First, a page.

As far as viral sensations go, the Amyotrophic lateral sclerosis (ALS) ice bucket challenge is entertaining to watch, but mostly from the comfort of your warm, dry, seat.
The folks at Know Your Meme have everything down pat in terms of the origins and history of this phenomenon where people put themselves through the torture that is pouring icy cold water over themselves. What the page doesn’t answer is why people choose ice water in particular.
Your guess is better than mine, and that lies in the heart of the inane nature of the whole exercise. It sure is a thrillingly entertaining way to waste time though.
For instance, there is always the danger of the bucket stealing the show:
But yes, while we all rousingly laugh at these silly folk, it is sometimes forgotten there are a bunch of charities involved with this challenge (and trying to lay claim to own it by trademarking the challenge). It thus leads to self-important videos like this one.
Celebrities are getting in on the action too, which is worrying. I can hear the strained groans from behind computer screens as each celebrity video becomes increasingly more vain.
This all comes in the form of name dropping other celebrities or trying to out-do the challenger’s original video. Some celebrities, in their videos, don’t even mention ALS. But why should we be surprised? Anyone remember the #NoMakeupSelfie?
A beacon of light, however, can be seen through all this icy murk. It’s nice to know in that others haven’t given into the exercise and actually have used the opportunity to point out flaws with the challenge.
This whole ice bucket challenge had nothing to do with ALS when it first started, and more to do with just doing something silly amongst people who wanted a bit of fun. We can’t blame them for that to be honest. Let them have their dumb water-wasting fun. As long as they’re careful, of course.
The harshest of the criticism, however, has come from those who see it as a waste of time. Daredevils, vegetarians and wrestlers alike are coming together to simply say “no” to the challenge for valid reasons. I never thought I’d agree with those who either get naked, get hurt or pretend to get hurt for entertainment, kudos to them.
The one thing that I take strength from all this malarkey, is I’m expecting that once the viral hit fades away into existence, another fulfilling exercise engaging in narcissism will take its place and spread through Internet.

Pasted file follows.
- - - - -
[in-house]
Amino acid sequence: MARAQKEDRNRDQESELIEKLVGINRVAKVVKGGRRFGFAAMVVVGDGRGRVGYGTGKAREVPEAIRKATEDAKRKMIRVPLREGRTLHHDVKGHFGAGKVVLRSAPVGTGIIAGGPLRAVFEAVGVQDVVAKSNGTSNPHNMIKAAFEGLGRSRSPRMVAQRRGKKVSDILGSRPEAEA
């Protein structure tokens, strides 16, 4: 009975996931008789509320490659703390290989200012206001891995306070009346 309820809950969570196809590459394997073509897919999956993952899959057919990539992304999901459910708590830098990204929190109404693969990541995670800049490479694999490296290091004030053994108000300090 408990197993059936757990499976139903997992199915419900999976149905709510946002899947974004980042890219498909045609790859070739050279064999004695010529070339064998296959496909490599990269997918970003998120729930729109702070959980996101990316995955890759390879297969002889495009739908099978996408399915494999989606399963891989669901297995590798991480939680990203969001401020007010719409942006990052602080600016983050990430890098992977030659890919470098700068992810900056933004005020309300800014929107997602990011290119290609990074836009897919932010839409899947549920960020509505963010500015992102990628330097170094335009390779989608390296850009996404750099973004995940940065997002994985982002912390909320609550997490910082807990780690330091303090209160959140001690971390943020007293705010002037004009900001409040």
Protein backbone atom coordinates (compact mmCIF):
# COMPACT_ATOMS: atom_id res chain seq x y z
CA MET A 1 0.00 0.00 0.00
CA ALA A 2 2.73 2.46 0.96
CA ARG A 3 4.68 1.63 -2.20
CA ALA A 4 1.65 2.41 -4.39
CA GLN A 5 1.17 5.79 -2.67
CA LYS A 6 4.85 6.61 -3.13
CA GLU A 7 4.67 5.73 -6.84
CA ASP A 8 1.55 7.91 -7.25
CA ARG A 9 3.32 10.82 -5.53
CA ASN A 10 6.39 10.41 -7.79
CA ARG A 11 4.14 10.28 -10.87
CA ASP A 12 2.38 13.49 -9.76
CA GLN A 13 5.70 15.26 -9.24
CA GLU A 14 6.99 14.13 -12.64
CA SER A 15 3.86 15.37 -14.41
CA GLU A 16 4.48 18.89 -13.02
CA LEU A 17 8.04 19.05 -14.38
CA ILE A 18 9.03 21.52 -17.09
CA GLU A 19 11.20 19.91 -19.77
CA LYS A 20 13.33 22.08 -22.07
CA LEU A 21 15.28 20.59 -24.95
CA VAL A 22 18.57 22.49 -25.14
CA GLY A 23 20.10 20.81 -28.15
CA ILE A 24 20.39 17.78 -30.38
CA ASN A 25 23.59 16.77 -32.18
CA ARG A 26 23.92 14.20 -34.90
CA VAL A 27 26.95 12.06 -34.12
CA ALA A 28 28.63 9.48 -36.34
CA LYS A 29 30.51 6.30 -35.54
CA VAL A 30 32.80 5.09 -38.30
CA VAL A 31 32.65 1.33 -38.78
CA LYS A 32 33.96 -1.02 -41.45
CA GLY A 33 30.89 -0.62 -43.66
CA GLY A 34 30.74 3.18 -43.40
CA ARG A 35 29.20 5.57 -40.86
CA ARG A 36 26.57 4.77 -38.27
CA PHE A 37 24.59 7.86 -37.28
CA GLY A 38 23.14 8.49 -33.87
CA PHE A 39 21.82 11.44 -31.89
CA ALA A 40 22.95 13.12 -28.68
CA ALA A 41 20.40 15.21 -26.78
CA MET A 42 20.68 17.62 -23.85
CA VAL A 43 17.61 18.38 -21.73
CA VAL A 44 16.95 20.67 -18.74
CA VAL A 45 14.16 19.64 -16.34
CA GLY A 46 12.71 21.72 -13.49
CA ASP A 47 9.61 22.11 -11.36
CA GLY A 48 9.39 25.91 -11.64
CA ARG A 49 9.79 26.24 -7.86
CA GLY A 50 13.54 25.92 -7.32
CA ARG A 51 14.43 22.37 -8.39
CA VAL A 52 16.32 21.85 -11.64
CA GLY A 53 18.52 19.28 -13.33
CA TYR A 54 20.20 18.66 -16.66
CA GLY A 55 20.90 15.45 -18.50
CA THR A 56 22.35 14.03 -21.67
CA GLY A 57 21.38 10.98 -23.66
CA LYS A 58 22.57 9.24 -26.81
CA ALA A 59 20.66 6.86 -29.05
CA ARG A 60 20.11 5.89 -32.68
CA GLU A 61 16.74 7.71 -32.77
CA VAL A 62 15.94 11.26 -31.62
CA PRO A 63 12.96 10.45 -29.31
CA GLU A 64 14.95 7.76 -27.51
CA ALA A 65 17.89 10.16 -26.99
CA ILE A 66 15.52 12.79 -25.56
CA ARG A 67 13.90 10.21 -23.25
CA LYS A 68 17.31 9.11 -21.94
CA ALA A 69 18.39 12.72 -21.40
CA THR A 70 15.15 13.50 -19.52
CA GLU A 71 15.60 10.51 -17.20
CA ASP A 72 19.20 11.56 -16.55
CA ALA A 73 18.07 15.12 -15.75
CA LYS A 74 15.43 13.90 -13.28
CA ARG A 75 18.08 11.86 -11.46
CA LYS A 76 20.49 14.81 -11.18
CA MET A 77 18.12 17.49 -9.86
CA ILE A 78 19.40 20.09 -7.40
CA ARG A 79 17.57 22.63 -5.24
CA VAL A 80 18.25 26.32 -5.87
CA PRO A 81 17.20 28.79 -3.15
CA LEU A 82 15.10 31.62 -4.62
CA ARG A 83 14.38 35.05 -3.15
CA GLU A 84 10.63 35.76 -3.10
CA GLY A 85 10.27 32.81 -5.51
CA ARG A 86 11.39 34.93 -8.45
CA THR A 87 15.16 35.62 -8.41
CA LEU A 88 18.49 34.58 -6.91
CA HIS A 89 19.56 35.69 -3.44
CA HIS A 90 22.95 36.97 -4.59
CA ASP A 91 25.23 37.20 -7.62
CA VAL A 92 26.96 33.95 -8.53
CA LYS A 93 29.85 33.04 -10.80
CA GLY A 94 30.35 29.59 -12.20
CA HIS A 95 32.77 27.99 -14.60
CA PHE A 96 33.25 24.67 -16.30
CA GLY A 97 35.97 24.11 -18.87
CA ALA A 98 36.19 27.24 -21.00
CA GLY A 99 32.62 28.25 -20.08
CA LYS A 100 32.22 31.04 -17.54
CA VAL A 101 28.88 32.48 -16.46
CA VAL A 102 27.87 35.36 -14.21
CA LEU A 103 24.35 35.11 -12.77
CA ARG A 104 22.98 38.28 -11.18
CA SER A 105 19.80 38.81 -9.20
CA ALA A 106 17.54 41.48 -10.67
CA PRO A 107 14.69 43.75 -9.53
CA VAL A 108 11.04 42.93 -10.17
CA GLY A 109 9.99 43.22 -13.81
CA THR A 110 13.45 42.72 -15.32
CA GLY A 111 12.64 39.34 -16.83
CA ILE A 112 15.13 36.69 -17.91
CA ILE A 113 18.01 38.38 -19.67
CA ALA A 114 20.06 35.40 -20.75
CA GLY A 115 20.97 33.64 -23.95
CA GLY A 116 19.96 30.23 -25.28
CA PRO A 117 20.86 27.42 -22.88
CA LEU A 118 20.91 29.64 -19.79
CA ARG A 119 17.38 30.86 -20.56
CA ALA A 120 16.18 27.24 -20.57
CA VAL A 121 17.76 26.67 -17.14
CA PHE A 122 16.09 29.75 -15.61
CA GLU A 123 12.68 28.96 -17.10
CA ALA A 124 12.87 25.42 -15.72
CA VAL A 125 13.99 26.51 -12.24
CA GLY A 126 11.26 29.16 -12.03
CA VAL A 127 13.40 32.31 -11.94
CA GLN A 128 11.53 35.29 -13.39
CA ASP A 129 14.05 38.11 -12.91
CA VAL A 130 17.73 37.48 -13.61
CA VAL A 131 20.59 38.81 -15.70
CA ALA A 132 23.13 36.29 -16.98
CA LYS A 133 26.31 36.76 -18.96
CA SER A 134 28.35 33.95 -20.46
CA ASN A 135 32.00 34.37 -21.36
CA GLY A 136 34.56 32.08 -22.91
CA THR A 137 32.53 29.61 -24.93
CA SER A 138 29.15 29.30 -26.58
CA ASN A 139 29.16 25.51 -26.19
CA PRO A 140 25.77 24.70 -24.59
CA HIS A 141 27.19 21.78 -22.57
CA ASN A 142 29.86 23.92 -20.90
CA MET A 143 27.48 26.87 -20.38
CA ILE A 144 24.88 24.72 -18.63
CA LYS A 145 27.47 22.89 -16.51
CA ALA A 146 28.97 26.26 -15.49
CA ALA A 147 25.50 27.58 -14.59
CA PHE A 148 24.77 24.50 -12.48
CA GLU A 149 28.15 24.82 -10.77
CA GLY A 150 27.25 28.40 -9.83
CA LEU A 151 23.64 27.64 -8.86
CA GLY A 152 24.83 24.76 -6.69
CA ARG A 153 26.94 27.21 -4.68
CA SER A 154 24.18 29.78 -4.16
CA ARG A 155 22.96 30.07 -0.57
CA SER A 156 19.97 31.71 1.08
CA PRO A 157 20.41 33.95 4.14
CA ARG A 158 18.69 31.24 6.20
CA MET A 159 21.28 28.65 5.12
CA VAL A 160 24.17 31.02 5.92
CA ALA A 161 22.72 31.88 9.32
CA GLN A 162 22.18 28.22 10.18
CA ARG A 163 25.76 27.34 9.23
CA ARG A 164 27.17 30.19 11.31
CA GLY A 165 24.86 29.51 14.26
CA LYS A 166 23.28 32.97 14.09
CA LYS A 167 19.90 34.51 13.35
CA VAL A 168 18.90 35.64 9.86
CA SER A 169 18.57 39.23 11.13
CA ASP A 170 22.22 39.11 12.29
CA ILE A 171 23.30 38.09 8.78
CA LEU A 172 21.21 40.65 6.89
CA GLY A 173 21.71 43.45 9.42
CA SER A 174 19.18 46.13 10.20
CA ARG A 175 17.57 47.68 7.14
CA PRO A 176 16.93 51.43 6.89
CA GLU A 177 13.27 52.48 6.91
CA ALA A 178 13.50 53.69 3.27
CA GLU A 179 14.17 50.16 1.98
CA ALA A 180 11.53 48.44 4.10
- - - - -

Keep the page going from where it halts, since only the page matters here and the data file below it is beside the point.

Many other social causes who affiliated themselves with an internet craze before the ice bucket challenge have seen the same fate.
Here in Australia, days like Red Nose Day and Jeans For Genes Day are examples of charities raising awareness that look to be taking on a type of branded mentality on a year-round basis. While not fully incorporated into some weird internet craze, there is a marketing palava to them that irks me and makes me wonder about society in general.
We accept them as worthwhile causes to give our dollars to, but would you ever think of research into SIDS, cancers, birth defects and genetic conditions at any other time of the year?
The answer to that is probably ‘no’, and while its a tragic fact, people are generally too self absorbed in their own lives to worry about supporting charities.
We wouldn’t flinch when walking down a street as a clipboard-welding spruiker yells quirky game-show questions at you in a quest to donate money to an environmental cause, as once happened to myself in the CBD of Melbourne.
This is what could be the key to achieving success in gaining awareness for a cause – feeding the infinite hunger of our ego. We all want in on the latest fad, craze or anything else that happens.
It would, however, be nice to see individuals regularly choosing a charity, supporting it by making a donation and not giving in to the marketing spin about how important a particular cause is at a particular time.
But as long as narcissism exists, people will exploit it. We’ll continue to laugh at celebrities (and the rest of us) making fools of themselves and move onto the next amusing time waster that the internet will provide us with.
Philippe Perez is a second-year journalism student at La Trobe University and staff writer for upstart. He wishes he could set up a charity to pay his HECS debt, but will settle on working instead. You can follow him on Twitter: @p_perez